Have you seen the tech at the Olympics?

From robots to realtime biometric data, let's have a look at the tech showcased at Tokyo 2020

It's 2021, so there are bound to be new technology on show at the Olympics, but how much did you see?

As we know, Japan has become one of the world’s leading countries when it comes to new tech and innovations. While many might know Japan for their rather over the top multi-function toilets, they have also developed tech such as the famous bullet train and android robots, not to mention the original calculator.

Therefore, it’s no wonder that during the 2020 Olympics, we have seen more tech than previous games.

Opening ceremony drones

drone in mid air during daytime

We saw 1,800 drones take part in the Tokyo 2020 opening ceremony forming different shapes such as the iconic Olympic rings and a 3D map of the world.

360 cameras

gymnas jumping near the white board

Seen within the gymnastic events, cameras have now been able to show the replay of specific movements from all angles, giving views a deeper insight in the intricacies of how each movement is played out, such as over the vault.

Biometric data

close-up photo of black fitness band powered on

Most competitors look calm and collected, what is it all a façade? In the archery, we were able to see the athlete’s heart rate change live, as they drew each arrow.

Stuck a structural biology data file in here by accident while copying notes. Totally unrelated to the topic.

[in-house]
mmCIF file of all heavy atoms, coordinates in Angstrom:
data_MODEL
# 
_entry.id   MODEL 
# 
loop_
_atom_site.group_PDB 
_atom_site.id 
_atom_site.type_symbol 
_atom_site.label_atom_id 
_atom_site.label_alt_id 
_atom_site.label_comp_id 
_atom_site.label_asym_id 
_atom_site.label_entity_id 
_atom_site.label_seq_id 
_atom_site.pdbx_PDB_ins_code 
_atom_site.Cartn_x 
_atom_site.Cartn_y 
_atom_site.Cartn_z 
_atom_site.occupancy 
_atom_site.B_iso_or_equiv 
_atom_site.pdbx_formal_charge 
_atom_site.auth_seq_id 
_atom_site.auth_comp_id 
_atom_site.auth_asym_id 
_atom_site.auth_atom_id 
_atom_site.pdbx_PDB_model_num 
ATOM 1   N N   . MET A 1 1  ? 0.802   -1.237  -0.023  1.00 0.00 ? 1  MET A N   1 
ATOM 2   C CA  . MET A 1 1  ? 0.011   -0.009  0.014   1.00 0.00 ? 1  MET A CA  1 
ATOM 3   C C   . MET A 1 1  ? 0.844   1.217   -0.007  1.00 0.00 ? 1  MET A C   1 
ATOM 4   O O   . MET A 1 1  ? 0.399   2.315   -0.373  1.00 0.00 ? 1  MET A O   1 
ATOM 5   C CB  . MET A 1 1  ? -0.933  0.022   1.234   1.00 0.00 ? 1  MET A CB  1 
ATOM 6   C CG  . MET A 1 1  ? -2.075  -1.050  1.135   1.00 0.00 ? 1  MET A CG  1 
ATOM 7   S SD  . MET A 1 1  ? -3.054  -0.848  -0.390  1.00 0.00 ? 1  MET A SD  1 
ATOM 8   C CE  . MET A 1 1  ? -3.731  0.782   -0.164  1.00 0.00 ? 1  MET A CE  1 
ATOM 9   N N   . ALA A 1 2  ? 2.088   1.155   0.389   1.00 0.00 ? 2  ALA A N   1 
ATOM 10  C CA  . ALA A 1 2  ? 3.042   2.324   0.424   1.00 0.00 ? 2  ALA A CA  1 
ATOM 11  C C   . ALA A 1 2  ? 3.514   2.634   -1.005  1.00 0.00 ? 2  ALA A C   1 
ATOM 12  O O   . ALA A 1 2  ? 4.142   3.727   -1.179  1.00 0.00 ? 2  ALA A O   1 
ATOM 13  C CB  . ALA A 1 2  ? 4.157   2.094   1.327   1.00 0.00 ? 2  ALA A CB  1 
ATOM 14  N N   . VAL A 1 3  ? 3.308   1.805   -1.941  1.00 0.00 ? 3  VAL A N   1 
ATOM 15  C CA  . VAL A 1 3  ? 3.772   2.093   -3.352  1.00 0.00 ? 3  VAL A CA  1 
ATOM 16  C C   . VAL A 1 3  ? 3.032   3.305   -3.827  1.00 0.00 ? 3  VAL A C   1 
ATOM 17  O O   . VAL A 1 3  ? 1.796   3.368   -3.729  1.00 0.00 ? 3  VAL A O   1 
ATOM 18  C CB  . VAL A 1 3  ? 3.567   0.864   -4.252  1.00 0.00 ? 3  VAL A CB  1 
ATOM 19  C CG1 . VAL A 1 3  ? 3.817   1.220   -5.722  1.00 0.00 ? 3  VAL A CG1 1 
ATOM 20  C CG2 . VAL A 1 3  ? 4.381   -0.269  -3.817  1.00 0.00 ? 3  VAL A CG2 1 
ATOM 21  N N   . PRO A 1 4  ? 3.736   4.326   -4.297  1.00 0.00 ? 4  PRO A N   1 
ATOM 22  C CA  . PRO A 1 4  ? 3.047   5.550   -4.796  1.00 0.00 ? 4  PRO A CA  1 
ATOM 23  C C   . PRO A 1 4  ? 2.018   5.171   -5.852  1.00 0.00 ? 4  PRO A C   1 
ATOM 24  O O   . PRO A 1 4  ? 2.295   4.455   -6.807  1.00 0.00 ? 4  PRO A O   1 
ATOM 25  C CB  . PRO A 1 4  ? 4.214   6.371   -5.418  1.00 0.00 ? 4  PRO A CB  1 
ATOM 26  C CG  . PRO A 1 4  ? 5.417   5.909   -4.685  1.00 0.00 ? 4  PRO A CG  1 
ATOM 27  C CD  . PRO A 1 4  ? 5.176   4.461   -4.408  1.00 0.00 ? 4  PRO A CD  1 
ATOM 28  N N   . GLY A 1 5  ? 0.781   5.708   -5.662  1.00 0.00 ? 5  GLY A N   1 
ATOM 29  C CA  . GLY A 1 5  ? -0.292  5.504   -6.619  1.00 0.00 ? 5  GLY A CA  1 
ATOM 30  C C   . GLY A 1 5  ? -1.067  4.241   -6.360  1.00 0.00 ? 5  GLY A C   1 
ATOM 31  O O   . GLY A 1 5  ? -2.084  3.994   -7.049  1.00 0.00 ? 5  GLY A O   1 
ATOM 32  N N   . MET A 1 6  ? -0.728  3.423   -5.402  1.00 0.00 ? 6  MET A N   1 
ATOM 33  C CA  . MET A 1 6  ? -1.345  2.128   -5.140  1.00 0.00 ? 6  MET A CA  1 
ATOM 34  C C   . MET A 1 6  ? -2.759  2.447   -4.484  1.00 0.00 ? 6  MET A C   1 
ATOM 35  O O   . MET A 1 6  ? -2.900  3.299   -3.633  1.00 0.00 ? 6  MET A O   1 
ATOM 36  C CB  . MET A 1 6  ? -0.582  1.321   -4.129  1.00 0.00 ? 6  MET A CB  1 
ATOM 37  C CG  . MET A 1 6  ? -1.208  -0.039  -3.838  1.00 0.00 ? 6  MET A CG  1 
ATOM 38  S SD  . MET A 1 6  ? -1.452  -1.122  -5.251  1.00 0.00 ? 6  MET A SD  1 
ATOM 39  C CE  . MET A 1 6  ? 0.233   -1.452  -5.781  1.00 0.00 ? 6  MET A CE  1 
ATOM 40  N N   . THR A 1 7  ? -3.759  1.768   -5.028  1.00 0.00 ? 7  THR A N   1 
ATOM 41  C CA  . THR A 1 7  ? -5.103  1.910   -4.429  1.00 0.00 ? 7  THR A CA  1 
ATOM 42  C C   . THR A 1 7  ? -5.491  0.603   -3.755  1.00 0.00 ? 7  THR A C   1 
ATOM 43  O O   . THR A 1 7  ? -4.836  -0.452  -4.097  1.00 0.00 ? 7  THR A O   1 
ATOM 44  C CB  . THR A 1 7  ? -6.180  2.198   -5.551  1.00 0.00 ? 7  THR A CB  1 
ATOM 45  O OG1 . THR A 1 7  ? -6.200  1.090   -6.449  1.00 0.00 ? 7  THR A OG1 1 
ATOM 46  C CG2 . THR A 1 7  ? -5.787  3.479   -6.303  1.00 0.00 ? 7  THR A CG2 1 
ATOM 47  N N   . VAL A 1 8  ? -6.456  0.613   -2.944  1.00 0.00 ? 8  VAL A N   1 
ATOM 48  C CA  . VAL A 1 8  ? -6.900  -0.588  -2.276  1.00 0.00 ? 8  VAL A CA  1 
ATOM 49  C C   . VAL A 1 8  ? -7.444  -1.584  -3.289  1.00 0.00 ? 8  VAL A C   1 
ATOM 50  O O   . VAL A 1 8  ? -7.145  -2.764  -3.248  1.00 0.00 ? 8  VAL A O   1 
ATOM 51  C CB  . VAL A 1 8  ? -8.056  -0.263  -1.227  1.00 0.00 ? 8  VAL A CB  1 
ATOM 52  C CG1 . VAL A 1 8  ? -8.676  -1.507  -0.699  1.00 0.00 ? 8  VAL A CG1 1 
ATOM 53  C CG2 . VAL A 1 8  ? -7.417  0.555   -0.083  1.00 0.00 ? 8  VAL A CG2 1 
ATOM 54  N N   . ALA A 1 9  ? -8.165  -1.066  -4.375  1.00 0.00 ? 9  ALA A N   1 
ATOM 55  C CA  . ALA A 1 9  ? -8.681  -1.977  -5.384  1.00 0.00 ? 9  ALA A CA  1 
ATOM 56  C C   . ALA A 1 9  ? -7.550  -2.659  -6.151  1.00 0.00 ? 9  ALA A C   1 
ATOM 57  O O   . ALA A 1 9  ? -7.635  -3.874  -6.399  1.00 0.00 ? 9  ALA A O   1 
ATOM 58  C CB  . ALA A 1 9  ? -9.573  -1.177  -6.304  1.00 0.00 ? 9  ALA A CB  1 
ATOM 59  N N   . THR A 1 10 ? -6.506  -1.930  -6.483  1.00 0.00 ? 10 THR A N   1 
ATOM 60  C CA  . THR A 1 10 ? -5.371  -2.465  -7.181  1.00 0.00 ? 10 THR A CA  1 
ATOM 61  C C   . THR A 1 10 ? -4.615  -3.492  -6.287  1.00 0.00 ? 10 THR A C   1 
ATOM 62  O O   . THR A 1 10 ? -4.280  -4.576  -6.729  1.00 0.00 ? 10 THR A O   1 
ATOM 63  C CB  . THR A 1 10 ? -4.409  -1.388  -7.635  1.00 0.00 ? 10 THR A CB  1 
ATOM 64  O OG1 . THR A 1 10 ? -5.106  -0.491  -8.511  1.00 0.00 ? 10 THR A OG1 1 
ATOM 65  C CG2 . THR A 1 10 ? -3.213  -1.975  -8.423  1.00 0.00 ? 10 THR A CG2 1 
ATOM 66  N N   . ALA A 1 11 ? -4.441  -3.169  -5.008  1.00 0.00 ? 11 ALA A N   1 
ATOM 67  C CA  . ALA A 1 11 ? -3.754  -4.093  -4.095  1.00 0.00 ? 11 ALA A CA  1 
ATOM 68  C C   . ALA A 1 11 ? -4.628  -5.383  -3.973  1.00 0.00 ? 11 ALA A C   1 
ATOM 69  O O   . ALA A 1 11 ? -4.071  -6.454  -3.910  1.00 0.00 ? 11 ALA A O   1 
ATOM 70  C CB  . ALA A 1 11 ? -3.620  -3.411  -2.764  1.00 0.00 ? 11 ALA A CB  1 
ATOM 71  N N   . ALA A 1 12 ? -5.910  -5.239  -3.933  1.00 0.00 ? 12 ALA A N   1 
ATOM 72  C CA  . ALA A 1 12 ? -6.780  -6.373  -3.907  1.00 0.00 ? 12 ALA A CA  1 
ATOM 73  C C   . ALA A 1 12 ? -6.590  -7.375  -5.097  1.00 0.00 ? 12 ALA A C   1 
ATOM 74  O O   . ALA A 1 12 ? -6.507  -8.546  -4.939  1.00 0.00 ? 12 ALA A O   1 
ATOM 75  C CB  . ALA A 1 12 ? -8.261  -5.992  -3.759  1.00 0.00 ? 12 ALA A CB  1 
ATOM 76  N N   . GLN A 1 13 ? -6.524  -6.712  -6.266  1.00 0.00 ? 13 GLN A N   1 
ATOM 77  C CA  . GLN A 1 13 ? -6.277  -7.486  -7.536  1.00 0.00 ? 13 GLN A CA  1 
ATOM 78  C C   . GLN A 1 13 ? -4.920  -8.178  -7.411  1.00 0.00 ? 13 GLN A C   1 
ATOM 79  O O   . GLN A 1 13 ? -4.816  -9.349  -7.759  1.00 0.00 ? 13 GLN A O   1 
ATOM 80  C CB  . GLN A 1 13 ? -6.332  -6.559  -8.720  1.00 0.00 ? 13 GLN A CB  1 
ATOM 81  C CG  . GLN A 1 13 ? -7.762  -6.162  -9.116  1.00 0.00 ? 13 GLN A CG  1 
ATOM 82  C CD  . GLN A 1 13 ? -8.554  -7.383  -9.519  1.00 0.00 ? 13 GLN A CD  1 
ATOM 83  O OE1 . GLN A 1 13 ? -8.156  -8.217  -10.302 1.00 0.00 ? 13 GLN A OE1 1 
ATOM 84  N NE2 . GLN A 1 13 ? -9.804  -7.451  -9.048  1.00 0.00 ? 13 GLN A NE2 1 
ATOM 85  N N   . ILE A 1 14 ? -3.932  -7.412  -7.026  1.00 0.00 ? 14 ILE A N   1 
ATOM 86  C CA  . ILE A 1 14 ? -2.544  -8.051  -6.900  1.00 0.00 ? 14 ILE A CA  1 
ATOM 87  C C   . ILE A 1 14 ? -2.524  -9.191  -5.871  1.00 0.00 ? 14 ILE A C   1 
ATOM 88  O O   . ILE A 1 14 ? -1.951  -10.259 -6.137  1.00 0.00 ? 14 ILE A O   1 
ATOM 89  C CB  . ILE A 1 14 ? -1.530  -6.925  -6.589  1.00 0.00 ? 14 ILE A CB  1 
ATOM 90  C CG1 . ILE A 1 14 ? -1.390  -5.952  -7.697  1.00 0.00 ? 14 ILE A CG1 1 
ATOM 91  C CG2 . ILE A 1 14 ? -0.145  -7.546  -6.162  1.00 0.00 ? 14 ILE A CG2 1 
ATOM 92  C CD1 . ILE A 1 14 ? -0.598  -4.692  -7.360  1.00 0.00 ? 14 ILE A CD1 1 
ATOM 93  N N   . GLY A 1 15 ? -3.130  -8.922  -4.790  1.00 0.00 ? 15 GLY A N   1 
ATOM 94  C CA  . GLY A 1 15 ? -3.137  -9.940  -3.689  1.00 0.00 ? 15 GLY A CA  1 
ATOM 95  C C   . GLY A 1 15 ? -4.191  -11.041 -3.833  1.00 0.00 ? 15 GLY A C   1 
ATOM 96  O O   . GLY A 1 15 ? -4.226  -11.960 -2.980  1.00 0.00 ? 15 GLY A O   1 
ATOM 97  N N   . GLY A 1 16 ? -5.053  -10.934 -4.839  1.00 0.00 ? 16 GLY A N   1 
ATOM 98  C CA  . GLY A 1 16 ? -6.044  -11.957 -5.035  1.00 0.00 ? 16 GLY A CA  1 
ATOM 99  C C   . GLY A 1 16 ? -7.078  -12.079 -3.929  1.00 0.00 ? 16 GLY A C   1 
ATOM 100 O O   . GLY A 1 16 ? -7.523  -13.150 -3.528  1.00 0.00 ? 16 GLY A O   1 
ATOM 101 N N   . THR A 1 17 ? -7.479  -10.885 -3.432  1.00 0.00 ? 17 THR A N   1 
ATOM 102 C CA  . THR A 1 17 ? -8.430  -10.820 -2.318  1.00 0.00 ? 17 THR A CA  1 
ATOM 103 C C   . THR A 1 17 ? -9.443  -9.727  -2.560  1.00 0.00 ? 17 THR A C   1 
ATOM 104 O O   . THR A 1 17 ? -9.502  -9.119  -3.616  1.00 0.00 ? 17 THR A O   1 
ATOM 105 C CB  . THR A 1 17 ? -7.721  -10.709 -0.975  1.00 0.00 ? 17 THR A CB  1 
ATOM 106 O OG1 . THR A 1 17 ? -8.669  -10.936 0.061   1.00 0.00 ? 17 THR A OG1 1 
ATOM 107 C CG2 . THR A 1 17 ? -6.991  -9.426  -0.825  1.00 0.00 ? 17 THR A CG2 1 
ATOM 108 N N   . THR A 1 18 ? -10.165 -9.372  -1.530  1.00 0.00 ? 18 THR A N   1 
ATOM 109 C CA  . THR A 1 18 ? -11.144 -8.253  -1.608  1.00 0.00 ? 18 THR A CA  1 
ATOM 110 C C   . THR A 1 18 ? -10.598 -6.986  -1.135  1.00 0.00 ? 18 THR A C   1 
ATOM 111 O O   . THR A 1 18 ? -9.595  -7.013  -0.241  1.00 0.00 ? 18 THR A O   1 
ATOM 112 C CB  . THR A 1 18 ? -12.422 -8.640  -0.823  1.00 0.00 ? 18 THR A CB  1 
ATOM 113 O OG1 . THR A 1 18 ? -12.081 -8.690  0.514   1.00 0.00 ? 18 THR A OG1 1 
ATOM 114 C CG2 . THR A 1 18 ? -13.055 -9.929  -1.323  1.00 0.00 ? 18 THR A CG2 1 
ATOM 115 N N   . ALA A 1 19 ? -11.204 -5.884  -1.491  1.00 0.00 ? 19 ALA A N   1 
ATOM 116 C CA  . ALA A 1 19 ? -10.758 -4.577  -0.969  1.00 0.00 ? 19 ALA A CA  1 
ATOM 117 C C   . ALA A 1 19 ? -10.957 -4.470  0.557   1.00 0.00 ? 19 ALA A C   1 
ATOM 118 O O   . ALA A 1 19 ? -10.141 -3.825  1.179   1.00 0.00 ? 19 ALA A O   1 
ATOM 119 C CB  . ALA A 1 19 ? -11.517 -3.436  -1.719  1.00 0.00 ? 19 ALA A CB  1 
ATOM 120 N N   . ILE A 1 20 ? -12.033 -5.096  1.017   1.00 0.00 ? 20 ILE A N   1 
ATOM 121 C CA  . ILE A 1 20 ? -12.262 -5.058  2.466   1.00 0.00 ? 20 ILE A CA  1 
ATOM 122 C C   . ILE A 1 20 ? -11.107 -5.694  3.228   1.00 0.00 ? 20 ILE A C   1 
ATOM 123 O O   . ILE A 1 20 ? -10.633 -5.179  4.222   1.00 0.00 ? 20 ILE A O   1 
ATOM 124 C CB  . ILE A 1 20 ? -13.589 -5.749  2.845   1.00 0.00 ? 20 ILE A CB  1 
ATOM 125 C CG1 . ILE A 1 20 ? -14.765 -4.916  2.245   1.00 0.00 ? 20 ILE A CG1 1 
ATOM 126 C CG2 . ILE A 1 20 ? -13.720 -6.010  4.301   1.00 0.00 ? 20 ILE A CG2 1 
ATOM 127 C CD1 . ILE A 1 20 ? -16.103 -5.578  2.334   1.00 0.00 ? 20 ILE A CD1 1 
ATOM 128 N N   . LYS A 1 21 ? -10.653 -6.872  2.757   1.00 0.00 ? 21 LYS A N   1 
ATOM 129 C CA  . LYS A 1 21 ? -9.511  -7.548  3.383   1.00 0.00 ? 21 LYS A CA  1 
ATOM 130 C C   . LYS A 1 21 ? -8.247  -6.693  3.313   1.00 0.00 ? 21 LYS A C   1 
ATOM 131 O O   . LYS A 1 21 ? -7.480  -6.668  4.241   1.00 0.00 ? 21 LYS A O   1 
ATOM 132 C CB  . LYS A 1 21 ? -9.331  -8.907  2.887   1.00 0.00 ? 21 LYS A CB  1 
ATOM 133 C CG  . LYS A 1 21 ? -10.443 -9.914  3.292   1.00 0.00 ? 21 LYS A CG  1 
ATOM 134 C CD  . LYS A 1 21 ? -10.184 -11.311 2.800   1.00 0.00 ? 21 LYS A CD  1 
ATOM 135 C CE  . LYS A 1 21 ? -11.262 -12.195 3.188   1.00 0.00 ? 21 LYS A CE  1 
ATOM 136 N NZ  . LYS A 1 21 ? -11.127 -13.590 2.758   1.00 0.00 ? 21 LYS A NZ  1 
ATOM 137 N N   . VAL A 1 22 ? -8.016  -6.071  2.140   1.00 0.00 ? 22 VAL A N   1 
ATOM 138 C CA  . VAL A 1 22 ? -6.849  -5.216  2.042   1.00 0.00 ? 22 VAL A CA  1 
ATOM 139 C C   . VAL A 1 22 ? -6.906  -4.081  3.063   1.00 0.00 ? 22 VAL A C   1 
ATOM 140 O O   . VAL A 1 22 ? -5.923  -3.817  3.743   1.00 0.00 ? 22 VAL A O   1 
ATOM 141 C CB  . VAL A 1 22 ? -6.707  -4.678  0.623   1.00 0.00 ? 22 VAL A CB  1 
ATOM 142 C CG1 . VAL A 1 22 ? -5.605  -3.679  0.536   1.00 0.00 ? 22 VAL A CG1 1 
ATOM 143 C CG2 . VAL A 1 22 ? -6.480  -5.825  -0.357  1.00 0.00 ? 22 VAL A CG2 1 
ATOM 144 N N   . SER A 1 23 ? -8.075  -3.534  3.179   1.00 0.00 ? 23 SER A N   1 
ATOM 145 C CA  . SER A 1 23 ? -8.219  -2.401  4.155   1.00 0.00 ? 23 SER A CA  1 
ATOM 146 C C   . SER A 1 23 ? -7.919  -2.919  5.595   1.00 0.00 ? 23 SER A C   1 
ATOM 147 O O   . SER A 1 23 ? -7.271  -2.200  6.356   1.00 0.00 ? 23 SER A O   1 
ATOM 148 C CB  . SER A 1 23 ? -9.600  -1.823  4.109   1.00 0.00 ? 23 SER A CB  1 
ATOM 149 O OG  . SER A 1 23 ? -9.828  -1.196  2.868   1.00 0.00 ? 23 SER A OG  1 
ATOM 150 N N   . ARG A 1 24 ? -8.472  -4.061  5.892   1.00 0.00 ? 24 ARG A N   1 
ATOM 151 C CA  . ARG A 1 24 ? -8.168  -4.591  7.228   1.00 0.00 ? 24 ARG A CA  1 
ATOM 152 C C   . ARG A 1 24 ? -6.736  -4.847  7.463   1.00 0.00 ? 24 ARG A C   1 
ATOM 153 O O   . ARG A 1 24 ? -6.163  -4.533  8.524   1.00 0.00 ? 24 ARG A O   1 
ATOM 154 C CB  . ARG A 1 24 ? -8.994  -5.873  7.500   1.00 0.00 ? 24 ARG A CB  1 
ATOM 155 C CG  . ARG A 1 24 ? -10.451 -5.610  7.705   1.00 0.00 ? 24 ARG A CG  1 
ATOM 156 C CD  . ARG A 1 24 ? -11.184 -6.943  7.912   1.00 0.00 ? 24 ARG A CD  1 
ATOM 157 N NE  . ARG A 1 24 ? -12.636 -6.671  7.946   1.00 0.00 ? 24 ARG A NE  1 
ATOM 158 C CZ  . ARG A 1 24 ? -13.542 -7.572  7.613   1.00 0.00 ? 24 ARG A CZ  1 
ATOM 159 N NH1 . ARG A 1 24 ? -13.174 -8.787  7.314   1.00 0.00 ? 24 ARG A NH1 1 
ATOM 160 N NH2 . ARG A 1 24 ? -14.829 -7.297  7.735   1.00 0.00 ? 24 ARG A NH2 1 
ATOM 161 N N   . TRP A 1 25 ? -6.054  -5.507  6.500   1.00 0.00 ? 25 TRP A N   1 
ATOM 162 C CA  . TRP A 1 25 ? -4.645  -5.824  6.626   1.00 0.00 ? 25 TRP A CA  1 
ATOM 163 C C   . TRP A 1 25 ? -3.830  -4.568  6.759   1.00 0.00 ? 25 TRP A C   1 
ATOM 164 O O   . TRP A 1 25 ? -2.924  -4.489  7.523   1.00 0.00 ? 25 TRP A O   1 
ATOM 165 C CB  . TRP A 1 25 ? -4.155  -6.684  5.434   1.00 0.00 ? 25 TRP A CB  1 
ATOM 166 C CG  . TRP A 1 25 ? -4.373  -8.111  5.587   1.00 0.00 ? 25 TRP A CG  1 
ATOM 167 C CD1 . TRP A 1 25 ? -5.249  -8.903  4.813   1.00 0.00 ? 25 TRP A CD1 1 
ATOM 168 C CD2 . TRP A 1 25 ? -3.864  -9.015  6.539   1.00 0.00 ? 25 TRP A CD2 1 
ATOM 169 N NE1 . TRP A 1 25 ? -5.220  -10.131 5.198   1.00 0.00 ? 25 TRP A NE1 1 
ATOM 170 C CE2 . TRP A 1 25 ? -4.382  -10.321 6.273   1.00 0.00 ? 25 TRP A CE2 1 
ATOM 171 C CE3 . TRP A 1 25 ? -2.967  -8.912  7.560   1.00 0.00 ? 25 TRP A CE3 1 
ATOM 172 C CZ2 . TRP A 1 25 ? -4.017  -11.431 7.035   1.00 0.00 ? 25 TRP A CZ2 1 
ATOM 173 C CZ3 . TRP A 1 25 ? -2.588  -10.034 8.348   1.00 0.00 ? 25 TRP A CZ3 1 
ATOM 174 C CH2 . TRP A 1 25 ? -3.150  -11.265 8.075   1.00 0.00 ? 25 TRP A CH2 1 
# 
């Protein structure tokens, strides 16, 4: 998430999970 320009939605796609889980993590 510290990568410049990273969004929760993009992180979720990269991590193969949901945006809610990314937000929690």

2D tracking

In events that see hordes of individuals competing such as the road and mountain biking events, viewers will be shown 2D visuals of which competitors are in the lead in real time.


What would be a Japanese Olympics without robots? Many robots have been seen roaming around the Olympic Village, offering assistance to the athletes.

These have also been seen at the athletic stadium for the sole purpose of retrieving throwing implements.

Fast track

Not true tech, but there has so conversation of the technology within the Tokyo track which has seen numerous World Record and National Records. Since it is a new track, with little use, that combined with it resting in the blistering Japanese summer sun, it has become extra firm, making it ideal for fast times.

Images courtesy of Unsplash